[He's innocent] "Well," I added slowly, lowering the cane. "It seems to me that you are speaking the truth, and have done nothing wrong.". He continued to look at me, waiting for my next move.
Oddly, it felt like he was in charge of this moment. "You can go." He paused, lowered his hand, then after a few moments of connection, he let go, and left the room.
The Flying Football: The Child
The ball bounced towards me. One of those beachballs. I kicked it! "Blooter". Away it went, up into the air arching over the heads of the other kids playing football, they turned to follow the arc of the ball as it crossed the pitch and landed "Whamp" smack in the face of a tall girl who had been skipping at the edge of the pitch.
She stood no chance. The ball flattened onto her face with a splat and bounced off, leaving her bright-red-faced and teary-eyed.
[That must have hurt]. "Soooooory", I called out, but she was in a full flood of tears, screaming and crying and getting attention from one of the ladies who watched over us at lunchtime.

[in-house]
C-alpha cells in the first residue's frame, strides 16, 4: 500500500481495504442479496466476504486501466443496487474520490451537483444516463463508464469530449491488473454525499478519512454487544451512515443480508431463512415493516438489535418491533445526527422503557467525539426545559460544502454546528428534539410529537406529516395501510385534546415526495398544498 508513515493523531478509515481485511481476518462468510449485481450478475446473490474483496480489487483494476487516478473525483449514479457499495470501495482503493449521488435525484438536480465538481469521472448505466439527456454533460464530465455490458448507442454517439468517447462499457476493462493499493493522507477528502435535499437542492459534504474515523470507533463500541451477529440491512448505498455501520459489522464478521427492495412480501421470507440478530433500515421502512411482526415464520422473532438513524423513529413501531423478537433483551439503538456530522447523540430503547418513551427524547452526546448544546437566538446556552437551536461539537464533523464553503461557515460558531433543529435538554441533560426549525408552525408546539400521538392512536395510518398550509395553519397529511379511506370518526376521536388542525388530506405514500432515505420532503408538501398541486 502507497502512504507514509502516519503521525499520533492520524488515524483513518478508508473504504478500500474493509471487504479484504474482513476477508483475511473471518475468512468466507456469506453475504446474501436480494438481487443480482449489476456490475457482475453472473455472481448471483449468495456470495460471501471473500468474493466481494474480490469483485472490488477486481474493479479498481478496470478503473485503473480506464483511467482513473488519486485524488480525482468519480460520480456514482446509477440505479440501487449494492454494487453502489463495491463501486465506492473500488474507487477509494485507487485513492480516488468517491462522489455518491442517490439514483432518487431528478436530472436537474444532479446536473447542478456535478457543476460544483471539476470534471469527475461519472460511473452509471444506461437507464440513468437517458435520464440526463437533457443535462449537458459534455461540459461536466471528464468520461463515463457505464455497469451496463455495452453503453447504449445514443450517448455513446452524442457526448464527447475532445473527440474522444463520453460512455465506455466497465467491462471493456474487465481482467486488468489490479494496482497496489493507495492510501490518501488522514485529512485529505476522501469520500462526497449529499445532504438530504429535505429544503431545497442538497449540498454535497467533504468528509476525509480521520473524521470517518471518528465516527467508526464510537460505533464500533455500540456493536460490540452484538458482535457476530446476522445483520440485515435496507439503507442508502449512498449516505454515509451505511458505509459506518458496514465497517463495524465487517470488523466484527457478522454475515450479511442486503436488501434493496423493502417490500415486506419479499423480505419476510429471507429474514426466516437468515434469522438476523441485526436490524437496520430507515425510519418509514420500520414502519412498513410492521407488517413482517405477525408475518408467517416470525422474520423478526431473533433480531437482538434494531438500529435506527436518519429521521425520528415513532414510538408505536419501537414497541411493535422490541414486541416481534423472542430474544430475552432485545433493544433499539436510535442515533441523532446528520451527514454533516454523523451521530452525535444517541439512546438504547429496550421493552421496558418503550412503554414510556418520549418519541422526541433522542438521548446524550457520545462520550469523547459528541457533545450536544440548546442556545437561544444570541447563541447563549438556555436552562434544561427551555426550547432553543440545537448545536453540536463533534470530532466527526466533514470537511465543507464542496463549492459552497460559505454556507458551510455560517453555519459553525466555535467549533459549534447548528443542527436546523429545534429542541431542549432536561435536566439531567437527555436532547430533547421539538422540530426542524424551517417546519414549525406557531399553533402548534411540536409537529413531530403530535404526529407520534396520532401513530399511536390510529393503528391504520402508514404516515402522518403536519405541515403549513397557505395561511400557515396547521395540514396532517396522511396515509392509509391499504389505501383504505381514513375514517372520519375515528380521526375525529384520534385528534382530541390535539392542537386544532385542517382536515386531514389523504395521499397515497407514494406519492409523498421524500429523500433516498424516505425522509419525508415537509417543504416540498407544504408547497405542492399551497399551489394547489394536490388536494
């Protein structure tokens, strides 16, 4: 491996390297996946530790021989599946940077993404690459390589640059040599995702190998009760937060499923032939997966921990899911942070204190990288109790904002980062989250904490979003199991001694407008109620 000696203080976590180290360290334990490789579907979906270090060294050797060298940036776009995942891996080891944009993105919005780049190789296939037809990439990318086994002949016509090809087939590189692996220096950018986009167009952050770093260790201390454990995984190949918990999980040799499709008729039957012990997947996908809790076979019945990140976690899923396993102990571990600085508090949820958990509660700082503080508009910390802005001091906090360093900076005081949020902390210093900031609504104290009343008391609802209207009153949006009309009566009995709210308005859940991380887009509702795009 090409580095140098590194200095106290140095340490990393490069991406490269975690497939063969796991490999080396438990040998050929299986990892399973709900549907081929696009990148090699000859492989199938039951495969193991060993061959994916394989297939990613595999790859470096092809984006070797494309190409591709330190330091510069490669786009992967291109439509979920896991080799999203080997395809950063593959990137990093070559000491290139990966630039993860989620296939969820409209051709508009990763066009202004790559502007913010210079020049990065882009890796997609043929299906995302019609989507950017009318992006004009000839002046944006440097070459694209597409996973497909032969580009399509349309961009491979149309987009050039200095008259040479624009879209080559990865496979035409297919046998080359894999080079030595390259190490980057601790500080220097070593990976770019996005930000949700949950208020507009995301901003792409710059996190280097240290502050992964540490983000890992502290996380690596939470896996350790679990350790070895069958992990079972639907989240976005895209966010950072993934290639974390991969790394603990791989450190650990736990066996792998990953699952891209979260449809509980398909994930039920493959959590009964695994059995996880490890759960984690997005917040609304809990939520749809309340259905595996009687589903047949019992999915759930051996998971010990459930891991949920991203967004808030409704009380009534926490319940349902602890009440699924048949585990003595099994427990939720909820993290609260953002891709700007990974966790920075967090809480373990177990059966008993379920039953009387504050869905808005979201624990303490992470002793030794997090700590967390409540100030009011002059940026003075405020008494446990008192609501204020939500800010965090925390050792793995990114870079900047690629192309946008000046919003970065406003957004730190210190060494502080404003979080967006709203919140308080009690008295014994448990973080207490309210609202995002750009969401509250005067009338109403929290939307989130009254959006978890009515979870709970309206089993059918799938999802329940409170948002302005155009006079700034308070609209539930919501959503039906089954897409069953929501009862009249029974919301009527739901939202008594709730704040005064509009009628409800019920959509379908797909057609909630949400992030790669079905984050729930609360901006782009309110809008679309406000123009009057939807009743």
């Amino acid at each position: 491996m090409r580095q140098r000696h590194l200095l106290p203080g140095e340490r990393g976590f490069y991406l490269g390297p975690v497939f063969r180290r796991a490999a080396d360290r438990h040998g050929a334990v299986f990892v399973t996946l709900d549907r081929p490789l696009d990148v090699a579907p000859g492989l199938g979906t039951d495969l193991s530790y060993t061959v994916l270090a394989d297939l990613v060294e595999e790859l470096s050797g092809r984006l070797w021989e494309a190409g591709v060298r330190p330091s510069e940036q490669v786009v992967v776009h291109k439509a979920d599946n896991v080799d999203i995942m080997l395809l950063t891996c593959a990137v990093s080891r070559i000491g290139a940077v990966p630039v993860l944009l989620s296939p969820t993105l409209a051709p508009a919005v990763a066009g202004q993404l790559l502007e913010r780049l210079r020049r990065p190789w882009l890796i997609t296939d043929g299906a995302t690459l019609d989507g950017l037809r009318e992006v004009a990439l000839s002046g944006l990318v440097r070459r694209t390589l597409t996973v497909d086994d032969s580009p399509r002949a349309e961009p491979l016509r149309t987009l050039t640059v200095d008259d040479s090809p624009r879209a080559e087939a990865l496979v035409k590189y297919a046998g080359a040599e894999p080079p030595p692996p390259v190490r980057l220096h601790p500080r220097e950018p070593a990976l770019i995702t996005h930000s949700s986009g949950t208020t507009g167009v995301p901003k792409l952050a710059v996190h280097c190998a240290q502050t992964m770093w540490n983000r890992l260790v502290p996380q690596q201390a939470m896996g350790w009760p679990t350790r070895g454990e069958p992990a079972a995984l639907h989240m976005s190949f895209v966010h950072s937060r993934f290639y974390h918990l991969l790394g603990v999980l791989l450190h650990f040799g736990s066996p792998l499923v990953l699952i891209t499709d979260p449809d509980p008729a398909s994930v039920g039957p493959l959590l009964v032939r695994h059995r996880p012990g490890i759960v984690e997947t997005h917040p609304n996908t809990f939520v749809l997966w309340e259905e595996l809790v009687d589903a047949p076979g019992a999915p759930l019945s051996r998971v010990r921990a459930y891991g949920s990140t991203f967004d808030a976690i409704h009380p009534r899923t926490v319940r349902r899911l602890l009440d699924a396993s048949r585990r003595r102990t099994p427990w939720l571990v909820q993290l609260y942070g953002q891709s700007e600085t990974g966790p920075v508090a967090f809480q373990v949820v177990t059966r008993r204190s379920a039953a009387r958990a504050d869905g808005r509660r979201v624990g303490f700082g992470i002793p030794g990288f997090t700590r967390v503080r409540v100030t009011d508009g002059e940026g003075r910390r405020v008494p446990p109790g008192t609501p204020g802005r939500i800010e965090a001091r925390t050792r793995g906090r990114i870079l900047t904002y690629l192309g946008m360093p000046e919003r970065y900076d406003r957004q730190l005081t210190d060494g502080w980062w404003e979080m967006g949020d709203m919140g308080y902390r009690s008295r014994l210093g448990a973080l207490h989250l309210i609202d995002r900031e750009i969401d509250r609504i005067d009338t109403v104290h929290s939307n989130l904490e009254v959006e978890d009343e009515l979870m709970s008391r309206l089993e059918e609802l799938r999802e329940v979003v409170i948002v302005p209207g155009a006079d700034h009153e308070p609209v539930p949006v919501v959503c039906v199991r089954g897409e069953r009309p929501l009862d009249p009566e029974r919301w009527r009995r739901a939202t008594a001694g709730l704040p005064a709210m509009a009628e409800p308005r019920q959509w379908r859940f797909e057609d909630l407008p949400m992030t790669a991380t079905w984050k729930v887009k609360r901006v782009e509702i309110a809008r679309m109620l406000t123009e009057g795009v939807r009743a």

"Oh no," the lady was headed my way, [Shall I run? No, Why?].
I got grabbed "You naughty boy", she shouted at me... "I'm taking you to the Head" she shouted as she dragged me by the arm towards the school. [This was not going to be fun].
I was standing in the hallway when the head came. I'd become cold from coming indoors from the summer heat and was not feeling so good about what had happened, and had no idea of what might be coming next. The Head looked angry; or was she tired? I got called into the room and stood in front of her.
She asked me what had happened so I told her, "Nothing". When she asked me to explain why the girl had been crying, I told her, "She got a football in her face". She wanted to know more. "OK, how did that happen?" she asked. "I kicked the ball," I told her, "and the wind took it and it flew across the pitch, and hit the girl in the face."
She got angry "You kicked the football into the girl's face?"